Digital Minimalism's notes, summary and lessons

By Cal Newport

Rating: 7/10

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  • People don’t succumb to screens because they’re lazy, but instead because billions of dollars have been invested to make this outcome inevitable.

    Page: 9
  • We didn’t sign up for the digital lives we now lead. They were, instead, to a large extent, crafted in boardrooms to serve the interests of a select group of technology investors.

    Page: 24
  • When people consider specific tools or behaviours in their digital lives, they tend to focus only on the value each produces. [...] Thoreau's new economics, however, demands that you balance this profit against the costs measured in terms of "your life".

    Page: 41
  • More often than not, the cumulative cost of the non-crucial things we clutter our lives with can far outweigh the small benefits each individual piece of clutter promises.

    Page: 43
  • Does this technology directly support something that I deeply value? This is the only condition on which you should let one of these tools into your life.

    Page: 75
  • How am I going to use this technology going forward to maximize its value and minimize its harms?

    Page: 76
  • Solitude is a subjective state in which your mind is free from input from other minds.

    Page: 93
  • Regular doses of solitude, mixed in with our default mode of sociality are necessary to flourish as human being.

    Page: 99
  • When you spend multiple hours a day compulsively clicking and swiping, there’s much less free time left for slower interactions. And because this compulsive use emits a patina of socialness, it can delude you into thinking that you’re already serving your relationships well, making further action unnecessary.

    Page: 143
  • You cannot expect an app dreamed up in a dorm room, or among the Ping-Pong tables of a Silicon Valley incubator, to successfully replace the types of rich interactions to which we've painstakingly adapted over millennia. Our sociality is simply too complex to be outsourced to a social network or reduced to instant messages and emojis.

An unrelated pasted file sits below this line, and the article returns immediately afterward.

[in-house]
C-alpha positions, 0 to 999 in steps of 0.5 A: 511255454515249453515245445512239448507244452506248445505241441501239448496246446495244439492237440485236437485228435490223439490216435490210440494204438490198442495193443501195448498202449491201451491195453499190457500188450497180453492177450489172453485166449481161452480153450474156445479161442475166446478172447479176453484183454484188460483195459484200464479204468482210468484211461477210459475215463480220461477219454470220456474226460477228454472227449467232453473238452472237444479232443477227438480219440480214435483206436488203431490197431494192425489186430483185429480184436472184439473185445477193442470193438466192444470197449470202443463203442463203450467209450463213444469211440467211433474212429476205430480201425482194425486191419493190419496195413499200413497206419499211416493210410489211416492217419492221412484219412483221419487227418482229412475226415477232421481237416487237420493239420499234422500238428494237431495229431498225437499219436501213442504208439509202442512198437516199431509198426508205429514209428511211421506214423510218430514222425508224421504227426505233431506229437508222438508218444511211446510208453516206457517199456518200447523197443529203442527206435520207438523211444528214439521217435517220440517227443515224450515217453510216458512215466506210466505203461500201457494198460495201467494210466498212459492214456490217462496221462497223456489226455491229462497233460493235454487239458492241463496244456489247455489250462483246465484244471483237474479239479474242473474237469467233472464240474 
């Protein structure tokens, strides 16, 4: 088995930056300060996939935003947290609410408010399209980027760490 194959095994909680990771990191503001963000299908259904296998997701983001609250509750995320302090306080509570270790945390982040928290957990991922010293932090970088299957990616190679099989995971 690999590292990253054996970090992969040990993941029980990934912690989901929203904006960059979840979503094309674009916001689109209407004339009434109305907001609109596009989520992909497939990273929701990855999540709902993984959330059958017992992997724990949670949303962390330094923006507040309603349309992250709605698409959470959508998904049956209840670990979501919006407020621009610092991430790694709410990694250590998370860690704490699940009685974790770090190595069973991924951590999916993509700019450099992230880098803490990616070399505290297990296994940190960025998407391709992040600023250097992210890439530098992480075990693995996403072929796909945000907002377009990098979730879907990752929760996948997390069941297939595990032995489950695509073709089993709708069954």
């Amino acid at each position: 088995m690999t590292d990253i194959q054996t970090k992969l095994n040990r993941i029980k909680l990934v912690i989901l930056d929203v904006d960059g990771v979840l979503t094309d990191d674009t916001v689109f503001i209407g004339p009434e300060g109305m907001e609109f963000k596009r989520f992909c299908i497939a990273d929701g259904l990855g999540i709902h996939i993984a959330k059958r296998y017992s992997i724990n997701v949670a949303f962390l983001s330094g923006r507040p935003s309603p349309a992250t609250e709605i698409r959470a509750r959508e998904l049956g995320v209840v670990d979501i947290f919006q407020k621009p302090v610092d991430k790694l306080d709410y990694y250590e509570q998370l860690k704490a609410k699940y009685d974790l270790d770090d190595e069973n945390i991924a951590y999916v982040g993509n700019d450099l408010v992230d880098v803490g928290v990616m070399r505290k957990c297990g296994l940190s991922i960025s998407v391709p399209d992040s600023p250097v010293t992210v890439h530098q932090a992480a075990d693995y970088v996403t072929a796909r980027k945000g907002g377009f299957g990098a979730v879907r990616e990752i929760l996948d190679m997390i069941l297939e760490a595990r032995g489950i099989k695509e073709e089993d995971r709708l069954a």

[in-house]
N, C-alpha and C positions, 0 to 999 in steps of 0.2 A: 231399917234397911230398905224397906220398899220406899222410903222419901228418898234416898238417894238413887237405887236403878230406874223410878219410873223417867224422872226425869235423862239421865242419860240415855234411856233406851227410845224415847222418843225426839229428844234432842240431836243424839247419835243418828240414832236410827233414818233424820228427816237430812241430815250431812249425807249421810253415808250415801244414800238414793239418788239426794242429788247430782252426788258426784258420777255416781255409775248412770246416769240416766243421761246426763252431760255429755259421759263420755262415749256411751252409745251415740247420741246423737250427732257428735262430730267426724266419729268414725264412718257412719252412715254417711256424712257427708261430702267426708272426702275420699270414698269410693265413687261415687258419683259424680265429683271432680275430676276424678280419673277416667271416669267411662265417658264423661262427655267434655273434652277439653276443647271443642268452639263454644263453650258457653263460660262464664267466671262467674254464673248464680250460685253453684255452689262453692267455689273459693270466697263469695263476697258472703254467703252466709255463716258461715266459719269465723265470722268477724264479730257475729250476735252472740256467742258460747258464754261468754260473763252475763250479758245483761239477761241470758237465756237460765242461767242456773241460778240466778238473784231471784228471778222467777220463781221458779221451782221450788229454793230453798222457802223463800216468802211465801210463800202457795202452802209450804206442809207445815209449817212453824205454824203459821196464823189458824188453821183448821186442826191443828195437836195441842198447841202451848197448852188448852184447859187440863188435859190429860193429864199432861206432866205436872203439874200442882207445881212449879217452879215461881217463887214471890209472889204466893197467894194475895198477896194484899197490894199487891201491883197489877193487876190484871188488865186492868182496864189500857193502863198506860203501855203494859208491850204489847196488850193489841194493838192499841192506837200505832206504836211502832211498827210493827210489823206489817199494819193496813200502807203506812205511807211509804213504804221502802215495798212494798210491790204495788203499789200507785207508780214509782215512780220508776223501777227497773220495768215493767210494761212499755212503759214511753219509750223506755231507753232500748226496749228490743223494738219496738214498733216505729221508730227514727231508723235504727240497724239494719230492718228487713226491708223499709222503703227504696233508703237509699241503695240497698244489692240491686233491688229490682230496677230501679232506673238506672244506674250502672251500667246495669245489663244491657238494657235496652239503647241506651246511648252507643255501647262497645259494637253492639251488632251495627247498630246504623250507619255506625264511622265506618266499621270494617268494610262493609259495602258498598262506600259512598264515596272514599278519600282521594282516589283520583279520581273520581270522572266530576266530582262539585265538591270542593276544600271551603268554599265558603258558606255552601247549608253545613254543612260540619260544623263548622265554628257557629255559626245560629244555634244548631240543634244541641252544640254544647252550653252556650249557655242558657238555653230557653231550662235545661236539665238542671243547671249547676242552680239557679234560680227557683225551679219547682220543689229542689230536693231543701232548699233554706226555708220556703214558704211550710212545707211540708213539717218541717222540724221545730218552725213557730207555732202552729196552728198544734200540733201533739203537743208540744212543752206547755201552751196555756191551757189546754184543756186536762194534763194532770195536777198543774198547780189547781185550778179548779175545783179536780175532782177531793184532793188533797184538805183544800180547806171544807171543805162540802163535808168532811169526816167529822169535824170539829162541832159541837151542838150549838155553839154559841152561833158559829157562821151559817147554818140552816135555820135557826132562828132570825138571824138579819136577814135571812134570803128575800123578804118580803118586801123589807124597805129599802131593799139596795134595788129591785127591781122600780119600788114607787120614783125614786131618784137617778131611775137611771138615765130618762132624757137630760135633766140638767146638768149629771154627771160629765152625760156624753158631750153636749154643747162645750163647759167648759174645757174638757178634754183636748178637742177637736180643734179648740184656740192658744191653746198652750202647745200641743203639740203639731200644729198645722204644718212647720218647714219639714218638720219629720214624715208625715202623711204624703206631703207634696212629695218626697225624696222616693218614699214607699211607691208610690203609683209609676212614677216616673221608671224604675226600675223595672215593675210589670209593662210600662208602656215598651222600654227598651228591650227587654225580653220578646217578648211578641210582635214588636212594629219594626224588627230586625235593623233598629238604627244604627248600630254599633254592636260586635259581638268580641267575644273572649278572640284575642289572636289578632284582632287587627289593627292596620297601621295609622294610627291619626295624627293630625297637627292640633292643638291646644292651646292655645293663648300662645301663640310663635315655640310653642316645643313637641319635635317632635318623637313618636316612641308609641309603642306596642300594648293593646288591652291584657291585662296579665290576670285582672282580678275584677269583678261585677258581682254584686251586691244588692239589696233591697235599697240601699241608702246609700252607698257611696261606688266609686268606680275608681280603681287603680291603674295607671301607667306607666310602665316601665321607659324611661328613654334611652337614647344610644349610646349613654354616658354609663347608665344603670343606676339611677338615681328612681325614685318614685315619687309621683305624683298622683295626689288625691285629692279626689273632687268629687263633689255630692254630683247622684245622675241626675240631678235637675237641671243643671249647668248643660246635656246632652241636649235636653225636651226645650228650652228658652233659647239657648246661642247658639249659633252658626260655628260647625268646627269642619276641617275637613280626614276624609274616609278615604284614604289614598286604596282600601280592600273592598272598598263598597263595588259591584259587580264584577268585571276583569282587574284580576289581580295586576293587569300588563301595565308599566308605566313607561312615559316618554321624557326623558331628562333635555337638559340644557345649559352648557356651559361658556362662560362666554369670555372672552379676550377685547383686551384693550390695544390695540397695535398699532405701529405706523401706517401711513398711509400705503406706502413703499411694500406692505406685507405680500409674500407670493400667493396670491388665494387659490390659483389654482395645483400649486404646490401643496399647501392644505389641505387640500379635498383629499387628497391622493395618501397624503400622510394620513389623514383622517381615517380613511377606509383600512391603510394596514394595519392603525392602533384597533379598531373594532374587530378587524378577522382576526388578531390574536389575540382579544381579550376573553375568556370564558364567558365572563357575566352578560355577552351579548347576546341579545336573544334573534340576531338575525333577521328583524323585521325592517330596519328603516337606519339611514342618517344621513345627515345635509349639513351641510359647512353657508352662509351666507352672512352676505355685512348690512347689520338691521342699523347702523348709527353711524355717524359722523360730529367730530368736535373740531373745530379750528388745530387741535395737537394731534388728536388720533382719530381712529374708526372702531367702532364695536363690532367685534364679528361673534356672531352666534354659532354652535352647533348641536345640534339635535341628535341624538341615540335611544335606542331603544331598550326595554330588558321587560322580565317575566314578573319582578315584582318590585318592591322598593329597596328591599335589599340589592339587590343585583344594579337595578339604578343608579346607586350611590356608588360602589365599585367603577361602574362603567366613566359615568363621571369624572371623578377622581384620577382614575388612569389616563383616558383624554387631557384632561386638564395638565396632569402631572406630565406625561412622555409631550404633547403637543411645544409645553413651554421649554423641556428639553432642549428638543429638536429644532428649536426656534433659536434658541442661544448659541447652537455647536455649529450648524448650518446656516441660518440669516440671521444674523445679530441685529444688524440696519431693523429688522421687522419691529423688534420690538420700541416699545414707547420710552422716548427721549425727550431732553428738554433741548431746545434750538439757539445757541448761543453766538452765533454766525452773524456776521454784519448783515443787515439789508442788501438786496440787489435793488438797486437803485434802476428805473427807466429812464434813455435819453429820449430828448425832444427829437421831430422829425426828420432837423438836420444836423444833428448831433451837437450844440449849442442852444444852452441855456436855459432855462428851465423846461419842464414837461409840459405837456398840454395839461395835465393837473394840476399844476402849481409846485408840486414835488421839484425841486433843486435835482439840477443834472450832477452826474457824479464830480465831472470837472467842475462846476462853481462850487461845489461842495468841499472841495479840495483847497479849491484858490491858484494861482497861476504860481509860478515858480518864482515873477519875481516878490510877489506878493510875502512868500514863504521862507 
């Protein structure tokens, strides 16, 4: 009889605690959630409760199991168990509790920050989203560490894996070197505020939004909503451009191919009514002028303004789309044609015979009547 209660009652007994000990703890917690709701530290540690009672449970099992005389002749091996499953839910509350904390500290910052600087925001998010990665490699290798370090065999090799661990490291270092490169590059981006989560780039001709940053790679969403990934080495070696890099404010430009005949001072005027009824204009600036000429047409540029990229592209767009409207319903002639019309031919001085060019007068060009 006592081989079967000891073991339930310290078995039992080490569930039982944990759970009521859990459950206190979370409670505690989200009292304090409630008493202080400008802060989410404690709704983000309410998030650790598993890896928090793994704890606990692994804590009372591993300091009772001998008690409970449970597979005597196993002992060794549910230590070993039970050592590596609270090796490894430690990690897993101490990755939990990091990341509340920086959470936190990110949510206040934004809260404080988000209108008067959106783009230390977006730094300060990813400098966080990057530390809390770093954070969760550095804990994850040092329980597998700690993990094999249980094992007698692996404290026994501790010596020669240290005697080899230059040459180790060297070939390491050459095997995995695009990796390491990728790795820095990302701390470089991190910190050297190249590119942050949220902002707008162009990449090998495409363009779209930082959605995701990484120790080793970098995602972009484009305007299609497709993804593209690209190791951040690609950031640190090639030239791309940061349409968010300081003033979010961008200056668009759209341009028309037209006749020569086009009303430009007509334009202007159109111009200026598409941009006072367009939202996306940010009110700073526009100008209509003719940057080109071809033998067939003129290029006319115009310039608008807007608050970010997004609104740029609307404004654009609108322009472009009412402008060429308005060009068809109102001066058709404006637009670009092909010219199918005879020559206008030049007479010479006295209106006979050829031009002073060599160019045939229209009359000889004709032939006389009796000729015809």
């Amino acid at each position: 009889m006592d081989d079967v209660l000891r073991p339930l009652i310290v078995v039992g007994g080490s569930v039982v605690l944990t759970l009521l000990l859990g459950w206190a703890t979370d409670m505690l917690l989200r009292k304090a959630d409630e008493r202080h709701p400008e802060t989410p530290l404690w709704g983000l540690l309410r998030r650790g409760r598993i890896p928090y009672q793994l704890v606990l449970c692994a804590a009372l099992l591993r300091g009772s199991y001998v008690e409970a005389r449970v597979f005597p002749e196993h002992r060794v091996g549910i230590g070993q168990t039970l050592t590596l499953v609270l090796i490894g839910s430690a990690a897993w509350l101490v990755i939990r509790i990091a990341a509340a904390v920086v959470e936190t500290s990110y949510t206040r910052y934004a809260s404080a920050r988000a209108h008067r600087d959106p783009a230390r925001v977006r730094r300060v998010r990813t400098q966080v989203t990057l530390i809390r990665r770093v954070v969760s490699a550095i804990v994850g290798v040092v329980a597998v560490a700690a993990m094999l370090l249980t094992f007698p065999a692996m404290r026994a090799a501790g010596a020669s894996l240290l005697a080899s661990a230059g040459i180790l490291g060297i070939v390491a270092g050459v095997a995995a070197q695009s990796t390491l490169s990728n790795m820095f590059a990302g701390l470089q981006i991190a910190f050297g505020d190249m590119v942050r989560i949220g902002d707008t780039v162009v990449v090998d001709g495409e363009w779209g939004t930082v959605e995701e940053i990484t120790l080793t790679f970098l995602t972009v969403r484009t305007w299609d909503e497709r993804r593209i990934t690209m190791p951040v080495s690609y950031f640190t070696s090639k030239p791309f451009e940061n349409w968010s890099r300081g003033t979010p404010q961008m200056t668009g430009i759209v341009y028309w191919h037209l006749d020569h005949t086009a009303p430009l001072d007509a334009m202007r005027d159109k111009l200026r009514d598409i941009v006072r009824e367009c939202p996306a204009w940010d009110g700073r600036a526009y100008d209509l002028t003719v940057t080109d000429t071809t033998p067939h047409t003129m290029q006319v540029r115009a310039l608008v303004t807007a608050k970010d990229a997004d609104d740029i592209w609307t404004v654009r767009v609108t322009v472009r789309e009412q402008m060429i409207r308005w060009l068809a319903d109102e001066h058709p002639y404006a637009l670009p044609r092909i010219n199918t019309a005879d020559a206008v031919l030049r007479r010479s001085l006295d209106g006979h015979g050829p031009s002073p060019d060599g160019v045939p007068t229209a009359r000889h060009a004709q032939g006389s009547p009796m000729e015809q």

Page: 150
  • The idea that it’s valuable to maintain vast numbers of weak-tie social connections is largely an invention of the past decade or so.

    Page: 155
  • A life well lived requires activities that serve no other purpose than the satisfaction that the activity itself generates.

    Page: 166
  • The value you receive from a pursuit is often proportional to the energy invested.

    Page: 176
  • Digital minimalists see new technologies as tools to be used to support things they deeply value - not as sources of value themselves.

    Page: 252
  • The primacy of anger and outrage online is, in some sense, an unavoidable feature of the medium: In an open marketplace for attention, darker emotions attract more eye‑ balls than positive and constructive thoughts.

  • They joined Facebook to stay in touch with friends across the country, and then ended up unable to maintain an uninterrupted conversation with the friend sitting across the table.

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